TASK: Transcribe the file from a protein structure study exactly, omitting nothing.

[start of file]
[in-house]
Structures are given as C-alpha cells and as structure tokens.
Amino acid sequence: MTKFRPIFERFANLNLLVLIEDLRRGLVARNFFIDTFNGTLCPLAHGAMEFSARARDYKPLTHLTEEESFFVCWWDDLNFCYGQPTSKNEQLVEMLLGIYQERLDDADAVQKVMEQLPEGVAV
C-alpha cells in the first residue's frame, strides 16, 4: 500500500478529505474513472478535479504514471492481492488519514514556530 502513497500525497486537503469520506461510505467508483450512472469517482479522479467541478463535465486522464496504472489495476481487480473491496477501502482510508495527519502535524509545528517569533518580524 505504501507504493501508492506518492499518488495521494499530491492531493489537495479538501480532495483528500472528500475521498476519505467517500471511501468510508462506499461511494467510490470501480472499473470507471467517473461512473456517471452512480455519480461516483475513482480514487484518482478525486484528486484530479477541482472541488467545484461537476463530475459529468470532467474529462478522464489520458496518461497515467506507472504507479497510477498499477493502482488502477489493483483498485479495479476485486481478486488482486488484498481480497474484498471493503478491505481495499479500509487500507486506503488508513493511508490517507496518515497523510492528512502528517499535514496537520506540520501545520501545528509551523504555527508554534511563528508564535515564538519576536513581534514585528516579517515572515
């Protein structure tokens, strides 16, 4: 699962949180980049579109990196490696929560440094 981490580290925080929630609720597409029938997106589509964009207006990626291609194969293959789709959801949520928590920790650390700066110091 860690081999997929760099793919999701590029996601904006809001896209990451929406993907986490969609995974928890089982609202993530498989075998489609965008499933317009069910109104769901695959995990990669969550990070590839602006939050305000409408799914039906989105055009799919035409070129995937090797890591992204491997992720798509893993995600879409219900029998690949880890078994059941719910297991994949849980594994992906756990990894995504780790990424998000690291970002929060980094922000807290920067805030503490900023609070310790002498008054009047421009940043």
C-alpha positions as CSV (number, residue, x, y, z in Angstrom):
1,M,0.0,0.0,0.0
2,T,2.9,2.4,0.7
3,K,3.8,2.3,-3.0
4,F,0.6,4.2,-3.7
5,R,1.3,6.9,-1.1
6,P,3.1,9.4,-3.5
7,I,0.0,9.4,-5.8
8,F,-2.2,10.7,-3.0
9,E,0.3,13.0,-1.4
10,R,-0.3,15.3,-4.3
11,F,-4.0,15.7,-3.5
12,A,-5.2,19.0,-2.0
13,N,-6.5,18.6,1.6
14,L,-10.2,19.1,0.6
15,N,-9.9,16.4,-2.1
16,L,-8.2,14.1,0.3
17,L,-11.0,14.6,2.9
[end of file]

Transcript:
[in-house]
Structures are given as C-alpha cells and as structure tokens.
Amino acid sequence: MTKFRPIFERFANLNLLVLIEDLRRGLVARNFFIDTFNGTLCPLAHGAMEFSARARDYKPLTHLTEEESFFVCWWDDLNFCYGQPTSKNEQLVEMLLGIYQERLDDADAVQKVMEQLPEGVAV
C-alpha cells in the first residue's frame, strides 16, 4: 500500500478529505474513472478535479504514471492481492488519514514556530 502513497500525497486537503469520506461510505467508483450512472469517482479522479467541478463535465486522464496504472489495476481487480473491496477501502482510508495527519502535524509545528517569533518580524 505504501507504493501508492506518492499518488495521494499530491492531493489537495479538501480532495483528500472528500475521498476519505467517500471511501468510508462506499461511494467510490470501480472499473470507471467517473461512473456517471452512480455519480461516483475513482480514487484518482478525486484528486484530479477541482472541488467545484461537476463530475459529468470532467474529462478522464489520458496518461497515467506507472504507479497510477498499477493502482488502477489493483483498485479495479476485486481478486488482486488484498481480497474484498471493503478491505481495499479500509487500507486506503488508513493511508490517507496518515497523510492528512502528517499535514496537520506540520501545520501545528509551523504555527508554534511563528508564535515564538519576536513581534514585528516579517515572515
């Protein structure tokens, strides 16, 4: 699962949180980049579109990196490696929560440094 981490580290925080929630609720597409029938997106589509964009207006990626291609194969293959789709959801949520928590920790650390700066110091 860690081999997929760099793919999701590029996601904006809001896209990451929406993907986490969609995974928890089982609202993530498989075998489609965008499933317009069910109104769901695959995990990669969550990070590839602006939050305000409408799914039906989105055009799919035409070129995937090797890591992204491997992720798509893993995600879409219900029998690949880890078994059941719910297991994949849980594994992906756990990894995504780790990424998000690291970002929060980094922000807290920067805030503490900023609070310790002498008054009047421009940043």
C-alpha positions as CSV (number, residue, x, y, z in Angstrom):
1,M,0.0,0.0,0.0
2,T,2.9,2.4,0.7
3,K,3.8,2.3,-3.0
4,F,0.6,4.2,-3.7
5,R,1.3,6.9,-1.1
6,P,3.1,9.4,-3.5
7,I,0.0,9.4,-5.8
8,F,-2.2,10.7,-3.0
9,E,0.3,13.0,-1.4
10,R,-0.3,15.3,-4.3
11,F,-4.0,15.7,-3.5
12,A,-5.2,19.0,-2.0
13,N,-6.5,18.6,1.6
14,L,-10.2,19.1,0.6
15,N,-9.9,16.4,-2.1
16,L,-8.2,14.1,0.3
17,L,-11.0,14.6,2.9